The Tulsa Zoo, which rarely closes, shuts its doors on the third Friday in June. On that day, the staff prepares for its annual “WALTZ on the Wild Side” fundraiser. During the rest of the year, guests can take advantage of exhibits that have been made possible by the money raised during that event, including the Chimpanzee Connection, Elephant Encounter, Penguin Exhibit, Children’s Zoo and the Helmerich Sea Lion Cove.
The Tulsa Zoo has committed itself to enlightening guests and protecting species from around the globe. The zoo cares for African animals such as the Aldabra tortoises, Asian animals including snow leopards, and animals native to the tropical rainforest of Central and South America. In addition to the “WALTZ on the Wild Side” fundraiser, the Tulsa Zoo also hosts events including the 5K and 10K Zoo Run, and the “HallowZOOeen” celebration, in which animals get to dress up and ask each other for candy.
Inner Peace's studio is a beautiful space in which to surround the self while engaging in the ancient practice of yoga. The custom-designed facility boasts a gleaming, 1,077-square-foot yoga floor built from Lisbon natural cork. With today's deal, partake in six of the 27 group yoga classes offered each week, including options for folks from every fork of the fitness footway, from non-nimble neophytes to seasoned veterans as flexible as a pair of bicycle shorts. The staff of experienced instructors has both the wisdom and stretchiness to teach numerous yoga styles, including Ashtanga, Vinyasa, power yoga in a heated studio, soft yoga for beginners or those seeking a chance to slow down and breathe, and yoga jam, which doesn't involve canned preserves but does involve energetic music and a quick flow of postures.
With a barbed-wire fence as its backdrop, The Looney Bin Comedy Club, opened just last year, promises its patrons a night of cutting-to-the-core comedy provided by both up-and-coming and veteran stand-up comics. As giant portraits of Eddie Murphy, Dane Cook, and Don Rickles look on, you will exhaust your internal laugh-engine at any show, thanks to the funny-bone fuel of such glee-gas-pumpers as mirthful magic-maker Chipps Cooney, appearing on Saturday, October 30, or punch-line slinger Joseph Anthony, appearing on Saturday, November 6. As your eyes drink in the chill, relaxing vibes of the club's space, each ticket holder's taste buds will drink in two selections from The Looney Bin's bar, featuring adult libations such as Samuel Adams beers, long island iced teas, and Bloody Marys, able to lubricate vocal chords sore from constant chuckling.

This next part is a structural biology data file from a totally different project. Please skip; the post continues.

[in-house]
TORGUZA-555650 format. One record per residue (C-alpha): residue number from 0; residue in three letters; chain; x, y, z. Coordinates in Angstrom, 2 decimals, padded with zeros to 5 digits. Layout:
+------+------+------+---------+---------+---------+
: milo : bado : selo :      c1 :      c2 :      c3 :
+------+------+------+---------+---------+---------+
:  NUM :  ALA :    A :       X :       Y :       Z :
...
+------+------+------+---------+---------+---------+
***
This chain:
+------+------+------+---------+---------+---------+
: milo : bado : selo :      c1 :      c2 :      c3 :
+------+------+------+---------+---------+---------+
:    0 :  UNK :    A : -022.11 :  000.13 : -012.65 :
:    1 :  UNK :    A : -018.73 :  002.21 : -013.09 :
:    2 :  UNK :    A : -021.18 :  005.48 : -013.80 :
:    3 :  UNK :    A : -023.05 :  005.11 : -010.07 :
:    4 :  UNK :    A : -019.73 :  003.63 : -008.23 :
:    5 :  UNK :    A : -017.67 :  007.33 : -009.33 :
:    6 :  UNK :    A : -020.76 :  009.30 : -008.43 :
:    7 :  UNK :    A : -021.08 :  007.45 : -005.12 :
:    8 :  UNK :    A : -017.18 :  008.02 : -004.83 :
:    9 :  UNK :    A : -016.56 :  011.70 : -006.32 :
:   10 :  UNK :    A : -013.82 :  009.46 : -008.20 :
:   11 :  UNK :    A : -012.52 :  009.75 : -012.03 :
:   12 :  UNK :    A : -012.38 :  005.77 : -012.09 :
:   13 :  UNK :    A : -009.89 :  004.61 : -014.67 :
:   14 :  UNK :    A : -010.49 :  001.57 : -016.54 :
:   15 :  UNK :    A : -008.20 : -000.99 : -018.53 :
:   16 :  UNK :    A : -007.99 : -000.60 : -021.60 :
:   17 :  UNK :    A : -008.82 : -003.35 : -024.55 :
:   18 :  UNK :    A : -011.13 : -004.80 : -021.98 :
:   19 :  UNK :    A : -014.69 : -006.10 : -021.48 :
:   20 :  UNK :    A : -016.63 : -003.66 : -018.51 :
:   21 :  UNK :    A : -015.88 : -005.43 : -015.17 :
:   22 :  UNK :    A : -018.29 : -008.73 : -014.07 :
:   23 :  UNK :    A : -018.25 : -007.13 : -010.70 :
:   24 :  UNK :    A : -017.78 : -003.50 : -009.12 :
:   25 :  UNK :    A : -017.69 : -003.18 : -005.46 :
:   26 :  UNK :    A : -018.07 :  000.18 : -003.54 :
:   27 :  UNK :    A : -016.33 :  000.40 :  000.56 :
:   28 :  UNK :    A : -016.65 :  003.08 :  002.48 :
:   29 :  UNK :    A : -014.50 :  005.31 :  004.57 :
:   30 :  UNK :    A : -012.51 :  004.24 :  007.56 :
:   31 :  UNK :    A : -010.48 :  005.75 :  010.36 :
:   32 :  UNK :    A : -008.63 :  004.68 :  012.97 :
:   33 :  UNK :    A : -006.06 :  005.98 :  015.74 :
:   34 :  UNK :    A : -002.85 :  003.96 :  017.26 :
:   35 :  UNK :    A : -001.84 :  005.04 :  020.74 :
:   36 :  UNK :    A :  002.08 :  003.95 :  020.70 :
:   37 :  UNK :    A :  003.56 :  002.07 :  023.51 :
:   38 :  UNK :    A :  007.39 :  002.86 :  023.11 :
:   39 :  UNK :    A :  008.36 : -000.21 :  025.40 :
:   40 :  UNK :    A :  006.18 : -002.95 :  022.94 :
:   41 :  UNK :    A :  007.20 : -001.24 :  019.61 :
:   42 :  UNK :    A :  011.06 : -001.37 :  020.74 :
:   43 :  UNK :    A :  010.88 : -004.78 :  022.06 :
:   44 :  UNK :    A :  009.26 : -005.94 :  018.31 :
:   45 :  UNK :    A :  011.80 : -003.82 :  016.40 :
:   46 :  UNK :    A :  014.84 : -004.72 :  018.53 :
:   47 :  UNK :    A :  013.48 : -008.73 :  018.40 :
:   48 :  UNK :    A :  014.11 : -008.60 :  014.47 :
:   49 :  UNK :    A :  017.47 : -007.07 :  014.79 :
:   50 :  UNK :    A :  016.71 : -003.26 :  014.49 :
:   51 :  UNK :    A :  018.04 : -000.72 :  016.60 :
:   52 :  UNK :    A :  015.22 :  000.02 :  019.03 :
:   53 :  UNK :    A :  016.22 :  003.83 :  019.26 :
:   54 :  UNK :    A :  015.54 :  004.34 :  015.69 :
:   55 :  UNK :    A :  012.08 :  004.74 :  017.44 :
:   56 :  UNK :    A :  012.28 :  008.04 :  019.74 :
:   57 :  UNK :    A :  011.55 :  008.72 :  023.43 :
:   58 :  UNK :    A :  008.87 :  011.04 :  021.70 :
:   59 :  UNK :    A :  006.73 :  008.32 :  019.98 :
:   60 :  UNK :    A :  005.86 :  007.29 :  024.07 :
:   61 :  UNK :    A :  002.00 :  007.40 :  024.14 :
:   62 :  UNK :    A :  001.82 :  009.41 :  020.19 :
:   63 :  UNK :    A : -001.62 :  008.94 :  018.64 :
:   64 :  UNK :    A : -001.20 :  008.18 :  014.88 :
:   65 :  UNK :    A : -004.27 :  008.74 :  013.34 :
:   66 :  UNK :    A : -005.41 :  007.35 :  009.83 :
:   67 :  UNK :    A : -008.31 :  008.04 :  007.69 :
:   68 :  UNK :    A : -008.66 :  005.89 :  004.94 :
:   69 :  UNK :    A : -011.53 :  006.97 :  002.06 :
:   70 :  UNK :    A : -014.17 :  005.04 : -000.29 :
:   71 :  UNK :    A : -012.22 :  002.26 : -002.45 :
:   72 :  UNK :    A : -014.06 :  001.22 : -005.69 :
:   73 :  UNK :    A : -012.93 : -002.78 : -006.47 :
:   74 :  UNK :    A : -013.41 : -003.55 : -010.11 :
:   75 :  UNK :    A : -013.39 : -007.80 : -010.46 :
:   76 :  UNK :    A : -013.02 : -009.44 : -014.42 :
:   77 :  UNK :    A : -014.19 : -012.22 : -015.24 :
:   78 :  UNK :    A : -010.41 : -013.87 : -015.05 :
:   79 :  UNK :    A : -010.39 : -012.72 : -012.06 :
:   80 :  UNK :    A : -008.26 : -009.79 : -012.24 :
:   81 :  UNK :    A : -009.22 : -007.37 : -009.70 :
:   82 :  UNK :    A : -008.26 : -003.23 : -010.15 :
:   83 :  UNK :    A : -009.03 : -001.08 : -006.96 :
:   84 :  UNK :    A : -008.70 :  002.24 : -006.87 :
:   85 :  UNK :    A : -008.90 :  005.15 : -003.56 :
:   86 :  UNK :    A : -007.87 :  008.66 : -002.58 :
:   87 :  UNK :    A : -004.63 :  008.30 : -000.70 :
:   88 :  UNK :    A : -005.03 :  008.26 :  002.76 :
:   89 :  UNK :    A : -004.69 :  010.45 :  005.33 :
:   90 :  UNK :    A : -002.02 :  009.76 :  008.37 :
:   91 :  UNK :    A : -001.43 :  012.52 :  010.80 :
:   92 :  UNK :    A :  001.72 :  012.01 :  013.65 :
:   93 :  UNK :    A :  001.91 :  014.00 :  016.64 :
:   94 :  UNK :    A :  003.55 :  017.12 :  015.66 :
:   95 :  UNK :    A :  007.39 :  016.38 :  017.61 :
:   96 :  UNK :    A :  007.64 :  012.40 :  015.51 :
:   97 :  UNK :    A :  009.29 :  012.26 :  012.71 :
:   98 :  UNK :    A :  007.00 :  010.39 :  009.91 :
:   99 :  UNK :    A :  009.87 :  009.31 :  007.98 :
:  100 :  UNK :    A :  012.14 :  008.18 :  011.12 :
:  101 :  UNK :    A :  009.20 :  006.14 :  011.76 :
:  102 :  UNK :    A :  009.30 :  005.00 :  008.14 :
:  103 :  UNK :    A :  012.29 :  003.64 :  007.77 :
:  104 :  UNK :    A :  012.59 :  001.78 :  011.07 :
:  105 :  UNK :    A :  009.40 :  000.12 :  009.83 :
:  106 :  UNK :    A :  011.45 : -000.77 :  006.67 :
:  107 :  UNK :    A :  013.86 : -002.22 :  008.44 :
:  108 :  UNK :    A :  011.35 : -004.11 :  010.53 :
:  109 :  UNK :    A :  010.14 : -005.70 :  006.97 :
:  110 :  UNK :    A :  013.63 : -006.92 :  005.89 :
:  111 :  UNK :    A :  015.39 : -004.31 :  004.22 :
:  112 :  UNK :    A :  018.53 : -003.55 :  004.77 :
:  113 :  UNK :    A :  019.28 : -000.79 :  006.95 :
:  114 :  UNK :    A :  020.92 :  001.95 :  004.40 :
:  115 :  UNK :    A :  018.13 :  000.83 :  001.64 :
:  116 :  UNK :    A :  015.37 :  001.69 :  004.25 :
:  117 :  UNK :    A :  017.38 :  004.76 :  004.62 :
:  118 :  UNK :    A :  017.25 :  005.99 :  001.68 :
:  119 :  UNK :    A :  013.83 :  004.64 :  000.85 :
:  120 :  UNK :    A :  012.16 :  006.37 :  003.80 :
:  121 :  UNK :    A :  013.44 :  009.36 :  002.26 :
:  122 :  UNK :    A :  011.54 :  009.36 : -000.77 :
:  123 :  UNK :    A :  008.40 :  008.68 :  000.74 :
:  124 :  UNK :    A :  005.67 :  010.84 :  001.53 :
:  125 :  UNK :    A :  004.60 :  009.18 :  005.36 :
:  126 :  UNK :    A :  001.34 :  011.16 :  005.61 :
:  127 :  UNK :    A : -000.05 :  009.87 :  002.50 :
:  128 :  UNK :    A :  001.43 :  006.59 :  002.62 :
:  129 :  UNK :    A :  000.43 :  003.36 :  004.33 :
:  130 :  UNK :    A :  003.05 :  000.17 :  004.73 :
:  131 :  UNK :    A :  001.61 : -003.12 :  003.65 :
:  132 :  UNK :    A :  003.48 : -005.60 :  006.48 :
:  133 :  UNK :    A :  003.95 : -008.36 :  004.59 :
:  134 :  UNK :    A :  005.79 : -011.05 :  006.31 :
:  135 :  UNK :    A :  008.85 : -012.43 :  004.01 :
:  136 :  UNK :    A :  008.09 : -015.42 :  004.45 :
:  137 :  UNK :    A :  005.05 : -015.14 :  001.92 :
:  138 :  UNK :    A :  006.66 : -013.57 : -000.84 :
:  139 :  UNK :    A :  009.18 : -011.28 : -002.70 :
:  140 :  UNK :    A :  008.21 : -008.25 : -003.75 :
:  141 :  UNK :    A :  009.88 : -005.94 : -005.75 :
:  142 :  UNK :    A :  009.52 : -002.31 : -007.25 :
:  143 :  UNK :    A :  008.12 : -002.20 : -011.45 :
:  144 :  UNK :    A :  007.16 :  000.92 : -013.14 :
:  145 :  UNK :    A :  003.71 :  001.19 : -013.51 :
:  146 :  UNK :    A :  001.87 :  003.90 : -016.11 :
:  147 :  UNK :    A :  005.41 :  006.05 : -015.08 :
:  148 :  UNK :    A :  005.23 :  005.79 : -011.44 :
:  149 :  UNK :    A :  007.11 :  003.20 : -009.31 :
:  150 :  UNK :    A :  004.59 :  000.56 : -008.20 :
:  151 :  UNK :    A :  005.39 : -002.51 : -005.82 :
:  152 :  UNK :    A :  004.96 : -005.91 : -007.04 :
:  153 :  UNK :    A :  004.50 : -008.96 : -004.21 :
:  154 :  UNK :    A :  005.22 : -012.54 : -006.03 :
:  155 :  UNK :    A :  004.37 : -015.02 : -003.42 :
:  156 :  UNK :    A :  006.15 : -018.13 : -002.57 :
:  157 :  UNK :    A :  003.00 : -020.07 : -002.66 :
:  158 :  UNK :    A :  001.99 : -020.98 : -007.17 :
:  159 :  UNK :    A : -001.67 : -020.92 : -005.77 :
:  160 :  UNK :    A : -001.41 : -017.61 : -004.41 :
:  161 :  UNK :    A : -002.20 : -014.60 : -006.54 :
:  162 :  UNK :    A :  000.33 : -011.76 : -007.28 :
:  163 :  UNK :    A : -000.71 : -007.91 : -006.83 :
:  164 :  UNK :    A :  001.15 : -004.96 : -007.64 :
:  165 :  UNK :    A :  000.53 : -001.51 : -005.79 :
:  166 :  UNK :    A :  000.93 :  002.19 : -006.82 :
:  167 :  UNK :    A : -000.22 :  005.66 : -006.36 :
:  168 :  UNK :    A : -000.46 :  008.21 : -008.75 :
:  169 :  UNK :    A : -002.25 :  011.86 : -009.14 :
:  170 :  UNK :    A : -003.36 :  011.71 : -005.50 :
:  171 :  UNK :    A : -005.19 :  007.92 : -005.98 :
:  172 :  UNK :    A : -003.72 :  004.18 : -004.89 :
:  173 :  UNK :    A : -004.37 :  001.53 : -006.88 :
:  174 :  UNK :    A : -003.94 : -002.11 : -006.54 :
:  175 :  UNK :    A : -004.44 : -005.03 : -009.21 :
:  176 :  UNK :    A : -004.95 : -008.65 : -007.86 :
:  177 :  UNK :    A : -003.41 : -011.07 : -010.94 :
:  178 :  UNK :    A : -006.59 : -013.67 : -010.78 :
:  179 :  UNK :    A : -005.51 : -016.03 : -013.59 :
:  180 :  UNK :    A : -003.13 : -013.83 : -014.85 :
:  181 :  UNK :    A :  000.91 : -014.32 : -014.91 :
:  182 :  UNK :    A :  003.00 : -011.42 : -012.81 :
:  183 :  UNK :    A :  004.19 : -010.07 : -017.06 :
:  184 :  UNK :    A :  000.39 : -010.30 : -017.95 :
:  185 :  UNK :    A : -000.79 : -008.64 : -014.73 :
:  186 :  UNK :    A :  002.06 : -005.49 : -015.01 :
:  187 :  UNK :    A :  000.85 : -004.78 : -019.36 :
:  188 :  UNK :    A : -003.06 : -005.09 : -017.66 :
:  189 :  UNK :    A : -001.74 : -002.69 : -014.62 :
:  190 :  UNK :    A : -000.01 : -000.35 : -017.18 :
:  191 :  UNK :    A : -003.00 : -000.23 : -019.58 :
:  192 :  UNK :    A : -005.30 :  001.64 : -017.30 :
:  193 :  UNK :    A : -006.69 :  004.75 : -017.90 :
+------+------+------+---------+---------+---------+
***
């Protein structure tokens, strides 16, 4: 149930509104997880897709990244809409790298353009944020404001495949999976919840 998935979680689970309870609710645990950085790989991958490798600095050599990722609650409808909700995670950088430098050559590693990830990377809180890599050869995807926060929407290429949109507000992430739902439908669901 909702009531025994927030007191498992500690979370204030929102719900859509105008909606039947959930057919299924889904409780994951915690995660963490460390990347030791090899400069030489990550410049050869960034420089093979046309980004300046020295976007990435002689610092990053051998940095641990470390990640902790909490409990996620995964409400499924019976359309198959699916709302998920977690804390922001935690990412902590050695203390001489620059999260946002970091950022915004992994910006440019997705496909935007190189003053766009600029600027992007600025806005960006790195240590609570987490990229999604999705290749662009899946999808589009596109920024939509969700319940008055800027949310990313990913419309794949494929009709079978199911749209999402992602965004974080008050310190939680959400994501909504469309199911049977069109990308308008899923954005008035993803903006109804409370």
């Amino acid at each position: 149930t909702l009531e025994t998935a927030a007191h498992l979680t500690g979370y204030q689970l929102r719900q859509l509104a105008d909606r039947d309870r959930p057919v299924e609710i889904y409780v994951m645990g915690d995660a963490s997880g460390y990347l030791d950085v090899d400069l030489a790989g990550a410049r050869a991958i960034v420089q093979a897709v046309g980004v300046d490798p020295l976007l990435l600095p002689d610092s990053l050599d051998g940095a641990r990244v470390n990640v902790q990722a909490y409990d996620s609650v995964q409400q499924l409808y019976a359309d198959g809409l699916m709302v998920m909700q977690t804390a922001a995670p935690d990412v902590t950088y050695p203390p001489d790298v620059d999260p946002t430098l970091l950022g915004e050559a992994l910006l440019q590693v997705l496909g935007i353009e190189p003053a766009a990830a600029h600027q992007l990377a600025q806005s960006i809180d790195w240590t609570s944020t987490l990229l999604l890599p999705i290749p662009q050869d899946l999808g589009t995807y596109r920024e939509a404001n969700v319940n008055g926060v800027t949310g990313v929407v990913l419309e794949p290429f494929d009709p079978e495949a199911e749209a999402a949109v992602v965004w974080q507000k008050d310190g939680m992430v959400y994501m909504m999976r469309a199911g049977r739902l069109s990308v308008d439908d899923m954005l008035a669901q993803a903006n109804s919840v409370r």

Thomas Gilcrease learned to love the American West as a boy growing up in the Oklahoma Territory during the early 1900s, but it took a trip to Europe to ignite his passion for preserving and sharing the region's distinctive culture and history. Inspired by the vast displays of Old World artwork he viewed during his overseas travels, he used the wealth he amassed in Oklahoma's oil fields to assemble an immense collection of art and artifacts. This collection found its current home in 1949 when Gilcrease founded what would become the Gilcrease Museum.
The museum's exhibit halls, library shelves, and refrigerator doors brim with historically and culturally significant pieces, including more than 10,000 Western American artworks by nationally renowned painters and sculptors, 100,000 rare books, maps, and manuscripts, and 250,000 Native American artifacts. Although exhibits change throughout the year, they tend to explore the impact of westward expansion while also celebrating the region's natural beauty and honoring its roots in Native American culture.
Beyond its walls, the Gilcrease Museum features 23 acres of themed gardens, which embrace landscaping design and agricultural practices from the pre-Columbian, Colonial, and Victorian eras, among others. These gardens allow visitors to interact with displays that are simultaneously historical and alive, serving as a symbolic reminder of western America's cultural growth and development.
Bartenders Garrett Blackwood and Mike Mitchell realized that their city lacked a professional bartending school, leaving aspiring bartenders high and dry. So they started Blue Label Bartending School, a school that turns pretenders into bartenders. The school’s reputation has allowed over 250 mixologists to land jobs not just in Oklahoma, but as far away as Maui and New York. Garrett and Mike recognized that non-professionals also desire the ability to casually make a cool cocktail or two, so they started a class for at-home mixologists. In it, they focus on quick, accessible recipes and skills designed to impress friends at a party or flight attendants on a long flight.